Cooper Center Longitudinal Study
The Cooper Center Longitudinal Study (CCLS) is the principal research asset of The Cooper Institute. The data collection began with Dr. Cooper’s first patient in December 1970 with information meticulously recorded on index cards and stored in a shoe box. Dr. Cooper recognized the need for irrefutable research on fitness and activity and had the foresight to start developing a rich repository of health-related information. CCLS continues to expand each day as patients examined by Cooper physicians are added into the database.
This database contains more than 250,000 records from almost 100,000 individuals representing more than 1,800,000 person-years of observation. The CCLS is one of the most highly-referenced databases containing more than 3,000 variables and the most information on fitness in the world.
Comparison of the CCLS with Other Large Cohort Studies
DHS – Dallas Heart Study
MESA – Multi-Ethnic Study of Atherosclerosis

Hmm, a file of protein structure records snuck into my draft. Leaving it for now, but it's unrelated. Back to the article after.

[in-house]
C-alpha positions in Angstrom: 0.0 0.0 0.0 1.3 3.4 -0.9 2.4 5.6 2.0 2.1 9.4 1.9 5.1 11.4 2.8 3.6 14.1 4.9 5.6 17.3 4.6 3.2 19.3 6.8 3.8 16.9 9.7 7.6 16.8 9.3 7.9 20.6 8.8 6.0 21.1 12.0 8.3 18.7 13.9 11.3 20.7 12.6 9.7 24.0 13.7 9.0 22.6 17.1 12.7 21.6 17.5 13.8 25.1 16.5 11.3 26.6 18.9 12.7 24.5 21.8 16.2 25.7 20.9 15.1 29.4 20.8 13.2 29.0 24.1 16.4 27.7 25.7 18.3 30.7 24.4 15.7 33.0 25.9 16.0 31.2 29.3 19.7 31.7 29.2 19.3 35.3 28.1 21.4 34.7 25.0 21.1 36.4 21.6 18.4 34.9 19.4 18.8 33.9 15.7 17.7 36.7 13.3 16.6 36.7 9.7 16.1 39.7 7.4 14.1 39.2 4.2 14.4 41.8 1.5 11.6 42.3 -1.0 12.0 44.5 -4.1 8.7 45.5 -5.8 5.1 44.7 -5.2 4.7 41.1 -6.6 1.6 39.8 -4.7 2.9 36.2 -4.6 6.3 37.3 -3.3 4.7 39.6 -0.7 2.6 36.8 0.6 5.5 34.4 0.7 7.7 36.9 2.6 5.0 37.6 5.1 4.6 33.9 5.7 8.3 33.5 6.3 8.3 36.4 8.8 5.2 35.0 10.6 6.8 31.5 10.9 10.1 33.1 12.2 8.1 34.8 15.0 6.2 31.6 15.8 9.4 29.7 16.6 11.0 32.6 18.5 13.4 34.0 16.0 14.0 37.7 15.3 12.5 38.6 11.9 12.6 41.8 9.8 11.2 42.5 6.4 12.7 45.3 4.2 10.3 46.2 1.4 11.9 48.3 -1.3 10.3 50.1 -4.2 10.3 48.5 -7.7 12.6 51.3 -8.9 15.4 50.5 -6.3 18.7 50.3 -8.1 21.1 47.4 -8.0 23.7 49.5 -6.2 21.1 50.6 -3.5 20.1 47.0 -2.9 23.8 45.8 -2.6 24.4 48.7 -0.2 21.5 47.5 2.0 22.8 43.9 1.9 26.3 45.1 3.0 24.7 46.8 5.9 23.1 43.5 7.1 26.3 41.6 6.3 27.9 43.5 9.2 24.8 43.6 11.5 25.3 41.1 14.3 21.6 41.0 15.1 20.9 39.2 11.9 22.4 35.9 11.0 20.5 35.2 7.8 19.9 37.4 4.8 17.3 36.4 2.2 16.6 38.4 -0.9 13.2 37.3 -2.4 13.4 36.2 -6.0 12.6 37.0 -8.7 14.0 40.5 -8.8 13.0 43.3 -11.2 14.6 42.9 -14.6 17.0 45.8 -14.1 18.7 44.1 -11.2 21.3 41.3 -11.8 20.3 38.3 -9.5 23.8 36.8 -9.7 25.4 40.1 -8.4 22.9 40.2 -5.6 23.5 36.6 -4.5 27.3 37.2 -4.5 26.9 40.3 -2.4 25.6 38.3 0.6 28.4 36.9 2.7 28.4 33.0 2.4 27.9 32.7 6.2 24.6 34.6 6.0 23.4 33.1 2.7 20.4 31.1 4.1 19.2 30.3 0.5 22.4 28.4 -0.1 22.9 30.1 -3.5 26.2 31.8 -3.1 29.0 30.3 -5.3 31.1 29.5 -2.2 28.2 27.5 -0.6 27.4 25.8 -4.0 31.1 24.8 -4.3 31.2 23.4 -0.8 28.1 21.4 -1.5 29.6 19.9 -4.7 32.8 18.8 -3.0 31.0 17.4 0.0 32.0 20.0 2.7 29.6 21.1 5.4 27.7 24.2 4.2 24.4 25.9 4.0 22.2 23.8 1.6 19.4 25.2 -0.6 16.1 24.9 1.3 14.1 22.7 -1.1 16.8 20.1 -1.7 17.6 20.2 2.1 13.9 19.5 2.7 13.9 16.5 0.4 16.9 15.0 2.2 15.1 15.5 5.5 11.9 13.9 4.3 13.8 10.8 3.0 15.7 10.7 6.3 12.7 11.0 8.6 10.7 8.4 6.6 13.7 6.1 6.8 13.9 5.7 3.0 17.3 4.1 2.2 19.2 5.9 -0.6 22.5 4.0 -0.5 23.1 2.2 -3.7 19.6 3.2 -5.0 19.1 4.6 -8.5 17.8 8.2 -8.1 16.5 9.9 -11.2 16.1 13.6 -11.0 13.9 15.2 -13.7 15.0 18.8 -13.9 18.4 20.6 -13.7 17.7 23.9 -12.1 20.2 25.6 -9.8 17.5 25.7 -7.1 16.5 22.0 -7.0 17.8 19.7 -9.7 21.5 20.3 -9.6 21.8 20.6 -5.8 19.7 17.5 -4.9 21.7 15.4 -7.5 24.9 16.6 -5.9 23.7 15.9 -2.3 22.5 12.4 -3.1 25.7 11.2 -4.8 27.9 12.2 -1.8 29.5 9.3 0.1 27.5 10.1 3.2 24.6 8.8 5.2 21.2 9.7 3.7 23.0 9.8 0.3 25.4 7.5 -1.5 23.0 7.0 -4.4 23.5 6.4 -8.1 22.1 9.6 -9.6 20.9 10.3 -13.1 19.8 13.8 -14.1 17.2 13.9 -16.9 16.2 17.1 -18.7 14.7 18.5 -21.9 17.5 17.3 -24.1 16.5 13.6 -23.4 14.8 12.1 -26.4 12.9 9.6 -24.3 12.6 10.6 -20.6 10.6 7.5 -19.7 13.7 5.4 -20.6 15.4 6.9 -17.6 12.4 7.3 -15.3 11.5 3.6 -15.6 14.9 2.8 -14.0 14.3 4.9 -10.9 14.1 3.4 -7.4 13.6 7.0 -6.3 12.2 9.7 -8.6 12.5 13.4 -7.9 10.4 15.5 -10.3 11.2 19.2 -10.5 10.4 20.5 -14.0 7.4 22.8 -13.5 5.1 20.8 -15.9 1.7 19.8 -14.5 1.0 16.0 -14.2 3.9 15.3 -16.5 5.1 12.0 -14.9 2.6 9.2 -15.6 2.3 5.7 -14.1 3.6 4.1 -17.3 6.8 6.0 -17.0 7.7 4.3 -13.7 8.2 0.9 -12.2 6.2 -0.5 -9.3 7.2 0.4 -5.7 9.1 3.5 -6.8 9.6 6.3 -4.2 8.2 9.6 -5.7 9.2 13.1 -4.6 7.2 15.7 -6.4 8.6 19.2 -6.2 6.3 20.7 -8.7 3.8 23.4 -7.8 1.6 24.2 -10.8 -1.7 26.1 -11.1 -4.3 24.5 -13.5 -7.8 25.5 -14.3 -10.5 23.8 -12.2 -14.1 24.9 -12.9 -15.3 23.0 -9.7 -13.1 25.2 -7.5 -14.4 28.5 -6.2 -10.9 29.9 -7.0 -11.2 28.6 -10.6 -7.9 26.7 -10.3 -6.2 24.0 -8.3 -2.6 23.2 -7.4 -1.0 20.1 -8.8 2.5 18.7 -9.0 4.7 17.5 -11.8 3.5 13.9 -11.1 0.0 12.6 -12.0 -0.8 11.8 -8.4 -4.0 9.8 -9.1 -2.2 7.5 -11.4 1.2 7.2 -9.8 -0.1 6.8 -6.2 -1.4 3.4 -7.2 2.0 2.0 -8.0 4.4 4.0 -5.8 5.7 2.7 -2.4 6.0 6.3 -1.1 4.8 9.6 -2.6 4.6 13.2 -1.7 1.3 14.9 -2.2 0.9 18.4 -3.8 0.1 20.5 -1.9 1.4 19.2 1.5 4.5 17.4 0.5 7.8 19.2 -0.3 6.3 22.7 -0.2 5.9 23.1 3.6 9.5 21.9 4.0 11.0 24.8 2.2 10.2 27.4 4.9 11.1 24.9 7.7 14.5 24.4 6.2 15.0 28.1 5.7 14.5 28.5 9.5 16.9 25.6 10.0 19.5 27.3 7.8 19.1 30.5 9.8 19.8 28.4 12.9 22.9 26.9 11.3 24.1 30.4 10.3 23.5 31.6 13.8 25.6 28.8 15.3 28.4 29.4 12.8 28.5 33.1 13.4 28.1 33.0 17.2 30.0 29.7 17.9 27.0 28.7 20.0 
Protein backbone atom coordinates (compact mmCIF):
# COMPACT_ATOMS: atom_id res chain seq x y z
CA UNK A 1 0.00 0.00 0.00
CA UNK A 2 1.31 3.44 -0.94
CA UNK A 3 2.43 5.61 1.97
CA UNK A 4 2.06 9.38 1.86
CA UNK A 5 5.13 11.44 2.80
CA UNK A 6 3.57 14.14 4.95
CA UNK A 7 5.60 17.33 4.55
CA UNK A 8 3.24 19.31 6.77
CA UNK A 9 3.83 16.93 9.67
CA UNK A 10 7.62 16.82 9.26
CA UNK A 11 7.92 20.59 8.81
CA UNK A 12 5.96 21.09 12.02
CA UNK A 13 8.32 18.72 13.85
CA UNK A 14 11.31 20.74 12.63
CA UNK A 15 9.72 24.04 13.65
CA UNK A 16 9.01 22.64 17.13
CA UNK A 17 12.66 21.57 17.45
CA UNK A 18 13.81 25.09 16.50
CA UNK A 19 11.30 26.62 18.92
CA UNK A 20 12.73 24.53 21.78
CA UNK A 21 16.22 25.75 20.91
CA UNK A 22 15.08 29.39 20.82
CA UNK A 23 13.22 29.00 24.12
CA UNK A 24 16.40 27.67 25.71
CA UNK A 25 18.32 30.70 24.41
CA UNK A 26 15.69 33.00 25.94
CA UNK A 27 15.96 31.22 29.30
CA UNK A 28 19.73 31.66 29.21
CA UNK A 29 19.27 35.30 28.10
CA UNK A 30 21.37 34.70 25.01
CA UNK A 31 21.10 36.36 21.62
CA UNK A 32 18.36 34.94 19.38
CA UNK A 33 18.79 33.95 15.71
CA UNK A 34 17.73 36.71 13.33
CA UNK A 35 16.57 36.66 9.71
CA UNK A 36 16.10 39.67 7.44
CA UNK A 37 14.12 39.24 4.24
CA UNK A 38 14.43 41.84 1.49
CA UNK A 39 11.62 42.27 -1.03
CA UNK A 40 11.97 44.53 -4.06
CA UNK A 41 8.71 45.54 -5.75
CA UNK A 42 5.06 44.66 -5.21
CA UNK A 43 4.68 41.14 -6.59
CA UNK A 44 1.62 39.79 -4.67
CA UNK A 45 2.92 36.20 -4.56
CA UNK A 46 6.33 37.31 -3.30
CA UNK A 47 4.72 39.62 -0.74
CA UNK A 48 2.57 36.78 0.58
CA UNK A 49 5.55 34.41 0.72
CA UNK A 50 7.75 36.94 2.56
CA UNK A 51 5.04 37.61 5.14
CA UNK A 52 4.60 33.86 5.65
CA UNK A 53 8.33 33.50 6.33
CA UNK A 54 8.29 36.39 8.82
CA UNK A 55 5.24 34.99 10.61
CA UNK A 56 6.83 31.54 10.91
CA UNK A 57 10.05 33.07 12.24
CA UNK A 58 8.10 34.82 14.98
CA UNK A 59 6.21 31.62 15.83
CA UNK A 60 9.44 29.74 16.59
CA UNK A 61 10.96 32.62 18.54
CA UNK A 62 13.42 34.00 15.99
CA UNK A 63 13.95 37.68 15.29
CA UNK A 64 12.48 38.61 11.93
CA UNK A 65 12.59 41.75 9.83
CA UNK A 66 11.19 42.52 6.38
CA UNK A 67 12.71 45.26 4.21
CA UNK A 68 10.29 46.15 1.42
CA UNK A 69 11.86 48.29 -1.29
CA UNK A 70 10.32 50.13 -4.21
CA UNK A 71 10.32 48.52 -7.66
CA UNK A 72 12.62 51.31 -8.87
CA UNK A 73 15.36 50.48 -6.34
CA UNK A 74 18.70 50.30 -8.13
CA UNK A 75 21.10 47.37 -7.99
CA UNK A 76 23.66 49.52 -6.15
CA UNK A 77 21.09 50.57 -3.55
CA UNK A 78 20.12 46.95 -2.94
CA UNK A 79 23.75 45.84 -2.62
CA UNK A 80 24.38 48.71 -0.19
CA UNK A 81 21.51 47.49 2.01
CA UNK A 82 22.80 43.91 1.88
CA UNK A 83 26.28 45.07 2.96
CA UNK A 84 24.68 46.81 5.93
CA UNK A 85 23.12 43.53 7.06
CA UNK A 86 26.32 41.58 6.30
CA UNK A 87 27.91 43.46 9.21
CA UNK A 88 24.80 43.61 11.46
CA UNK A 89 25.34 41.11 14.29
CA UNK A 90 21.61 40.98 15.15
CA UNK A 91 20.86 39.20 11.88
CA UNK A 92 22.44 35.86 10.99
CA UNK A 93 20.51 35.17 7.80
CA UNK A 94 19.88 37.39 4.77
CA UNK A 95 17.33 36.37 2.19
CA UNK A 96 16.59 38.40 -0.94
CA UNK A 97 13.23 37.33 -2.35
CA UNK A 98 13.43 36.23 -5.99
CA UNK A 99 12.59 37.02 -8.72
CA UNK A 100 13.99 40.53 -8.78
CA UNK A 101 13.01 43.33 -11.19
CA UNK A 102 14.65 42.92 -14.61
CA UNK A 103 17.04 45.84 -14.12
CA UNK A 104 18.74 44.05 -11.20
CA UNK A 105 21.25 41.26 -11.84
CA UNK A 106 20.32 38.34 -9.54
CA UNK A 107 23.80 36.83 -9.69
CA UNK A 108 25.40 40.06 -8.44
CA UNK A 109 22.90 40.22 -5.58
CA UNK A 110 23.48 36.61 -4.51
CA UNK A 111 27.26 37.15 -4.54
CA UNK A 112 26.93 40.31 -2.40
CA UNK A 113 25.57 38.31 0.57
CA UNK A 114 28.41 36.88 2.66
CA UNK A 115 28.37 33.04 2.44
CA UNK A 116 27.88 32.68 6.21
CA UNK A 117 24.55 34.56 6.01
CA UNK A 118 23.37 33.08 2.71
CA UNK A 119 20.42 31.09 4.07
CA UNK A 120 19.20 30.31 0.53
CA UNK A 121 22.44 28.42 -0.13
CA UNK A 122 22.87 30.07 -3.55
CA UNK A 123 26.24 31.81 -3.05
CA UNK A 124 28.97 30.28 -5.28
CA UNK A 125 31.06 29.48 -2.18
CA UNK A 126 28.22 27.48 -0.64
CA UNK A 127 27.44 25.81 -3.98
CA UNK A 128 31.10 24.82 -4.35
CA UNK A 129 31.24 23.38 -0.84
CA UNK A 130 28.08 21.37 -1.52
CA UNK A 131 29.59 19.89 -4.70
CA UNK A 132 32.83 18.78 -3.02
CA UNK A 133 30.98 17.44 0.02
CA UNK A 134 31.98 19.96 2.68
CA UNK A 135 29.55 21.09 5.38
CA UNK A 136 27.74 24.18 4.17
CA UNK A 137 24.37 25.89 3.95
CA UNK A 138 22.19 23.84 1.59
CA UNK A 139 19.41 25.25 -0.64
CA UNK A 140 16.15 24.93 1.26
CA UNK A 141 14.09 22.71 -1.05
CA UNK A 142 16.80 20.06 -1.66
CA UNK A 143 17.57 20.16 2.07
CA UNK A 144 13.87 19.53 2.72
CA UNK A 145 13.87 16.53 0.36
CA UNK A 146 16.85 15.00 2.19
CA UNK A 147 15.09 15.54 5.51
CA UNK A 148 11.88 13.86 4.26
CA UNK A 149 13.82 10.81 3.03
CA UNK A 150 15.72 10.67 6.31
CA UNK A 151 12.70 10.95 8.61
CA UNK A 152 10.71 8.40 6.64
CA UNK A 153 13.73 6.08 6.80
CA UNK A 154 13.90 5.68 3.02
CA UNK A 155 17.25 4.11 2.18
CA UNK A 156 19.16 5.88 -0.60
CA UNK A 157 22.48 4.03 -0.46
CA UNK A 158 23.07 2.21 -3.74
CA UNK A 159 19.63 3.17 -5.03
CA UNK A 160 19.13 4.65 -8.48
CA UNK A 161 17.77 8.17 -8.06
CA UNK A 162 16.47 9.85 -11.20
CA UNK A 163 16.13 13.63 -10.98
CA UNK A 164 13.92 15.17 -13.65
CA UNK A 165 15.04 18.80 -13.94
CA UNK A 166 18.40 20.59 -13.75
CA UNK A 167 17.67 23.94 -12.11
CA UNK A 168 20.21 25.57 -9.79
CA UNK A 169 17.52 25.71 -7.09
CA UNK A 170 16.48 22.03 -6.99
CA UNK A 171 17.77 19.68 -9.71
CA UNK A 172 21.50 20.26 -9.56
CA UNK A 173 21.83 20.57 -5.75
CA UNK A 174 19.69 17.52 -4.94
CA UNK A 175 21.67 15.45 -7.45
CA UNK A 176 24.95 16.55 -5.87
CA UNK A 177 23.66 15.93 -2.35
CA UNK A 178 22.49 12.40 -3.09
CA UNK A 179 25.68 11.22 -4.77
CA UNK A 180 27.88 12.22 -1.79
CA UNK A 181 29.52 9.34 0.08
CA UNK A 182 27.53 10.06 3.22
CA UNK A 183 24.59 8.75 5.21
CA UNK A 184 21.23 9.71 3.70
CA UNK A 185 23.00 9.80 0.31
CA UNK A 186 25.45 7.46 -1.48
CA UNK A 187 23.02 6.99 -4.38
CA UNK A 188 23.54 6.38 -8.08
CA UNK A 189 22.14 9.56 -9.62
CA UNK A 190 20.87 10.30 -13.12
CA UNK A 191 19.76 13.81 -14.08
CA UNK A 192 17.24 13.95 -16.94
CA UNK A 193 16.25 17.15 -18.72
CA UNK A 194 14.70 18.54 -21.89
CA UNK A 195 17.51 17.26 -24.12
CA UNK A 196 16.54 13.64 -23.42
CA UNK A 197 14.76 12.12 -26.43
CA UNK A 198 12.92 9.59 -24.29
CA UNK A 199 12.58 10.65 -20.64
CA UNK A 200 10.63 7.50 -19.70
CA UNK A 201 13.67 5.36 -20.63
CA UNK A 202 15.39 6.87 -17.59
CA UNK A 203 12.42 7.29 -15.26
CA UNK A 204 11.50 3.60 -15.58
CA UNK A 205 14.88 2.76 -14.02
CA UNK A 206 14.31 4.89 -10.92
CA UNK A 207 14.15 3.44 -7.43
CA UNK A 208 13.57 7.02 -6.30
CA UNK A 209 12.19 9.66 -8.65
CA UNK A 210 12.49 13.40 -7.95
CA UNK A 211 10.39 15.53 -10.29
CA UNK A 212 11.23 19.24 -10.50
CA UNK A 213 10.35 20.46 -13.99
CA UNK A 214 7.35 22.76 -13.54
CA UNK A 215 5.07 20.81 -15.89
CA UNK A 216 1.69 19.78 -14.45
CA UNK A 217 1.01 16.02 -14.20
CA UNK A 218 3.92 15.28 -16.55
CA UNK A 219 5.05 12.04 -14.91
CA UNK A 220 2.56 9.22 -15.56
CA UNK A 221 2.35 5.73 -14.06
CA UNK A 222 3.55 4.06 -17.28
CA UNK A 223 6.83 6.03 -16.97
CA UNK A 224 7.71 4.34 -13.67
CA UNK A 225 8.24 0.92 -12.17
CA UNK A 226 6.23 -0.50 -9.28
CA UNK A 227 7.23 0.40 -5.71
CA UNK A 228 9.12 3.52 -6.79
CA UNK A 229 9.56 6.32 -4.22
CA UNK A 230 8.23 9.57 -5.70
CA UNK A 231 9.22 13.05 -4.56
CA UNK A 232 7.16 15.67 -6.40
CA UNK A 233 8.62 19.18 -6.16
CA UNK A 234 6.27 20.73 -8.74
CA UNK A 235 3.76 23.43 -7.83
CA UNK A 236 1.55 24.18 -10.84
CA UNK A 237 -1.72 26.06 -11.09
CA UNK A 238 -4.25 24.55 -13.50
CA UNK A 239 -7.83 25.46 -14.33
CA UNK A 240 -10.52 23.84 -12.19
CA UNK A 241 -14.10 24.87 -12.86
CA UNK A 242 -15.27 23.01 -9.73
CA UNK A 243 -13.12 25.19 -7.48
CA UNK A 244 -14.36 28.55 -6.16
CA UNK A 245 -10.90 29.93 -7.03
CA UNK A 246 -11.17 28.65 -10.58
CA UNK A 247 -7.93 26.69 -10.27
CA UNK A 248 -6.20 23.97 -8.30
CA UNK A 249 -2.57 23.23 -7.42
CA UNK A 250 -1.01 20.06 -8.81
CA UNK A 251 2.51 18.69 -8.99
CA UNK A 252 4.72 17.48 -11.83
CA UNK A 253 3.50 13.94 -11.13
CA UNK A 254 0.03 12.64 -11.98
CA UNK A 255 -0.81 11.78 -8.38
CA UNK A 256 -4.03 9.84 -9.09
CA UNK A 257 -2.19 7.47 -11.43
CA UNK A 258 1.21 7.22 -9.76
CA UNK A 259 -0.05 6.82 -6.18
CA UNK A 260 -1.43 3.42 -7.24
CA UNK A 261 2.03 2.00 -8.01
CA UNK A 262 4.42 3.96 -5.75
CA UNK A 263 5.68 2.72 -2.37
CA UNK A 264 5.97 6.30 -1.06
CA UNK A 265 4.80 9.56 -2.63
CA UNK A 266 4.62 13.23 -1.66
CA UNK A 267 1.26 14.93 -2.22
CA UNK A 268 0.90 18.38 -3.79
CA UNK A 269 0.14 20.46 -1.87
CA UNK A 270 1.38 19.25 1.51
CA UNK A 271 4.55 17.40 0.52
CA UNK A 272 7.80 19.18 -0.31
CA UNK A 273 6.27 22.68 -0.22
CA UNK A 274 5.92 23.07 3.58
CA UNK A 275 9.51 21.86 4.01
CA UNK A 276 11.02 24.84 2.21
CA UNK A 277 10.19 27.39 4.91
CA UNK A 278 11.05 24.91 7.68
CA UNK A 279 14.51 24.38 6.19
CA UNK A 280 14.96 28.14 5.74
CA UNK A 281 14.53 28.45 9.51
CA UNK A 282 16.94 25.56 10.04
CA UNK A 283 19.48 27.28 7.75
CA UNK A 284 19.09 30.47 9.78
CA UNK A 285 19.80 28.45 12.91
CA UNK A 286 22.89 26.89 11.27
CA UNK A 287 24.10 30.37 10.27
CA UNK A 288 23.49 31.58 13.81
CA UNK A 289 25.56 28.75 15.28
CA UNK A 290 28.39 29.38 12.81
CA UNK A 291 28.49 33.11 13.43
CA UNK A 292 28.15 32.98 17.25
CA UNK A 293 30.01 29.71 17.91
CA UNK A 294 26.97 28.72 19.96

FHS – Framingham Heart Study
ARIC – Atherosclerosis Risk in Communities
COOPER/UT SOUTHWESTERN BIOBANK
Cutting Edge Research
Over the past decades, amazing progress in technology allow for study of processes at the cellular level. The Cooper Institute and University of Texas Southwestern Medical Center (UTSW) are at the cutting edge of molecular genetic research. Powerful new techniques greatly improve our ability to identify genes responsible for common disease and provide important insights into how certain diseases work and how they can be treated or prevented.
The Cooper Institute began collecting blood samples from CCLS participants in 1999. Today, about 150 blood samples are obtained each week and added to the more than 30,000 samples already stored. These blood samples are currently processed at UTSW for DNA isolation and a portion of the blood plasma is frozen, stored, and catalogued for efficient retrieval at CI. This collaborative effort is called The Cooper Institute-UT Southwestern BioBank.
In summary, genetic information from Cooper patients, matched with their health information in the Cooper Center Longitudinal Study, allows us to look for associations between gene patterns and biologic characteristics. The research and medical outcomes of this link may change the future of modern medicine.